2,200-year-old inscription discovered in Kamareddy

It was read and certified by the Director, Epigraphy, at the Archeological Survey of India (ASI) in Mysore confirming that the latest finding could be the earliest inscription in Telangana till date

By   |  Shyam Madavedi | JBS Umanadh   |  Published: 10th Aug 2020  12:07 amUpdated: 10th Aug 2020  12:34 am
Researchers found an inscription written in Ashokan Brahmi script of 2nd century BC on a rock in Maltummeda village of Nagireddipet mandal in Kamareddy district.

Hyderabad/Kamareddy: Throwing light on the neglected but glorious history of Telangana, which was a part of “Asmaka Mahajanapada”, a precursor to an empire, researchers found an inscription written in Ashokan Brahmi script of 2nd century BC on a rock in Maltummeda village of Nagireddipet mandal in Kamareddy district. This is believed to be older than Dulikatta, Kotilingala and other inscriptions, which belong to 1st century AD.

A team, comprising MA Srinivasan, a research scholar from Osmania University working on Buddhist archaeology in Telangana, Y Bhanu Murthy, former chief caretaker, Telangana Heritage Department, and B Shankar Reddy, an avid enthusiast of archaeology and surveyor by profession, discovered a label inscription (minor inscription) consisting of five letters in Brahmi script and Prakrit, the language of that period in the village.

The inscription, ‘Madhavachanda’, is on a big boulder on a small hillock on the south of the village, around 500 metres away from the Manjeera river. It was read and certified by the Director, Epigraphy, at the Archeological Survey of India (ASI) in Mysore confirming that the latest finding could be the earliest inscription in Telangana till date.

Another significant aspect is that this strengthens the significance of archaeological sites like Bodhan and Kondapur, which are on the Manjeera-Godavari valley, through which the genesis and growth of the Satavahana Empire can be traced.

Mid-Godavari – The cradle of Telangana’s civilisation

“Telangana is a part of Asmaka Mahajanapada that spread from north to south of Telangana, with mid-Godavari as its core area. We have recorded evidence that kingdoms and civilisations flourished in those times from Asmaka Mahajanapada,” Srinivasan told ‘Telangana Today’. He pointed that no one bothered about the antiquity of Telangana after its merger with Andhra Pradesh and for decades, the concentration was more on Amaravati and Andhra Pradesh.

Rewriting of the Telangana history started only during the last one or two decades. Many researchers wrote about many areas and a lot of evidence was brought out, he added.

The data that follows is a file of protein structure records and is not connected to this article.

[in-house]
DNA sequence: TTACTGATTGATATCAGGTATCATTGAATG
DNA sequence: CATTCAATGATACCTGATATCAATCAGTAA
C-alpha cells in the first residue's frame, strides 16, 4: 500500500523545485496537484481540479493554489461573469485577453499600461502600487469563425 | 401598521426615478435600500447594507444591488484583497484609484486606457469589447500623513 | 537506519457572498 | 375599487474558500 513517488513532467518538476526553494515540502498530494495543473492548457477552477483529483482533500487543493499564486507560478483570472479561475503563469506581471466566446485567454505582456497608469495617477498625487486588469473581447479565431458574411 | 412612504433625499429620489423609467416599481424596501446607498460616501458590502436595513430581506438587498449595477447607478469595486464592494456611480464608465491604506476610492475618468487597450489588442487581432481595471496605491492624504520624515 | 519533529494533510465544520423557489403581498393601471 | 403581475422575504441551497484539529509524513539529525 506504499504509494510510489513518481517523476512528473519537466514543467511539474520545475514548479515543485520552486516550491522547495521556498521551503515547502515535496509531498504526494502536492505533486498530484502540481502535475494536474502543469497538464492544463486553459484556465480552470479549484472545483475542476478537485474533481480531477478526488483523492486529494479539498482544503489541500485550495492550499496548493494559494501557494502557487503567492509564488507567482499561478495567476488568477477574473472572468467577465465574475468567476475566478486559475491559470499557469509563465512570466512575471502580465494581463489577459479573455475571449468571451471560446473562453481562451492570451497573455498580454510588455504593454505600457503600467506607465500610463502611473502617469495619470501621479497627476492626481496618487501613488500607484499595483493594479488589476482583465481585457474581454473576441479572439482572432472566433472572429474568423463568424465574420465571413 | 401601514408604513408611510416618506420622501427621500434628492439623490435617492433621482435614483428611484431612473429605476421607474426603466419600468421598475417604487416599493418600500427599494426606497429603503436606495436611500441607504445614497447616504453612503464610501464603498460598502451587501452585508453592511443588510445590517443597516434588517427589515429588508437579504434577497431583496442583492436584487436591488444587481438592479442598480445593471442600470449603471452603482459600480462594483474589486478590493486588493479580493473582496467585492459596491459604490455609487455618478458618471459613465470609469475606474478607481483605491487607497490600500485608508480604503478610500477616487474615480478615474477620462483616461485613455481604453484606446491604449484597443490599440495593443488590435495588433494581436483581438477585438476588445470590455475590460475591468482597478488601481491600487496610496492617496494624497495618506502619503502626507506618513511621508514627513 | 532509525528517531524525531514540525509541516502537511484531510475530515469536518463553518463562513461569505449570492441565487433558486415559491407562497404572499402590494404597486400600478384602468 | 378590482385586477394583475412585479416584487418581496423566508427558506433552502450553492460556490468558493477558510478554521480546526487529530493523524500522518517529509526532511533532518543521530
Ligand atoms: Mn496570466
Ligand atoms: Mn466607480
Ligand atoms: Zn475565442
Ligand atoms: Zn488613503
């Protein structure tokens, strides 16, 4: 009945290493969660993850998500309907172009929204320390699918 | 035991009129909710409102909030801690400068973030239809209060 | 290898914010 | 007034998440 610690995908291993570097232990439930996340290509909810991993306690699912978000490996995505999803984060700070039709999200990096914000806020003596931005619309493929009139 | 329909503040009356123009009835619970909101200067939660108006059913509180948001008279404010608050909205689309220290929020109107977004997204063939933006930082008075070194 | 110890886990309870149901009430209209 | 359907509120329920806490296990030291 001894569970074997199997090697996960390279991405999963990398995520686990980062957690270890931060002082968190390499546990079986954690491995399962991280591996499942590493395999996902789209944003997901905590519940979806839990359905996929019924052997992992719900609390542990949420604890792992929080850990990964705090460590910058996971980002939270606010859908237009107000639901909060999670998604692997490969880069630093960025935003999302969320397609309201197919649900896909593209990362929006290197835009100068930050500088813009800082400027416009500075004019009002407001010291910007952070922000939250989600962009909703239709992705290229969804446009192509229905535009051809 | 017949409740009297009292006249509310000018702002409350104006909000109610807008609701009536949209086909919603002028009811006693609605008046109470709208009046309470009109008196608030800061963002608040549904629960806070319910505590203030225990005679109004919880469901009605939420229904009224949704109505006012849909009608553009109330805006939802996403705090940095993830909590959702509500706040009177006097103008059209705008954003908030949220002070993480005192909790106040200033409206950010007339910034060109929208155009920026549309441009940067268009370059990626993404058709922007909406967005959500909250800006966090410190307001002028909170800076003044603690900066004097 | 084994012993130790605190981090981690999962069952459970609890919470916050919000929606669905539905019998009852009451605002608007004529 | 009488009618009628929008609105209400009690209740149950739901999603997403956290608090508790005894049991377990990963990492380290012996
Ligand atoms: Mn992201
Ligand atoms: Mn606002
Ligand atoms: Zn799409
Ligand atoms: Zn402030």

The team, which was scouting for early historic sites of ancient Telangana in the Manjeera valley, came to know that there were rock paintings in Maltummeda. “This confirmed that there were habitations since Neolithic period in that area. We hoped that we might find evidence of the Satavahana period such as bricks,” he said.

“Shankar Reddy found the rock inscription and informed us. We cleaned it suspecting that someone in the recent past may have made that carving on the rock. We realised that there were five letters. We took the photographs and sent it to the ASI in Mysore and they confirmed that it was a 2nd century BC inscription,” Y Bhanu Murthy added. The team of enthusiasts frequently visited another site in Demikalam, 10 km from Maltummeda, where there is a cave temple.

What is more significant is that the ASI in Mysore has confirmed that the inscription was 2nd century Brahmi, Ashokan Brahmi to be more specific. This is Brahmi of Ashoka times and the style is similar to that of rock carvings of Ashoka times. “We don’t understand much of what the inscription is trying to convey. Is Madhavachanda a name of a person or a location? Which religion did he belong to? Or is he saying it is my hillock. We don’t know, we must also search literary text to understand the context of Madhavachanda.

Definitely, it was the early Satavahana period. Satavahanas ruled between 220 BC and 225 AD for nearly 445 years.

The team members said the ASI must take care of the site to protect and estampage the inscriptions to make a replica of it to preserve and publish it. They hoped that the ASI would build a shed or fencing to protect the inscription from direct contact of visitors.


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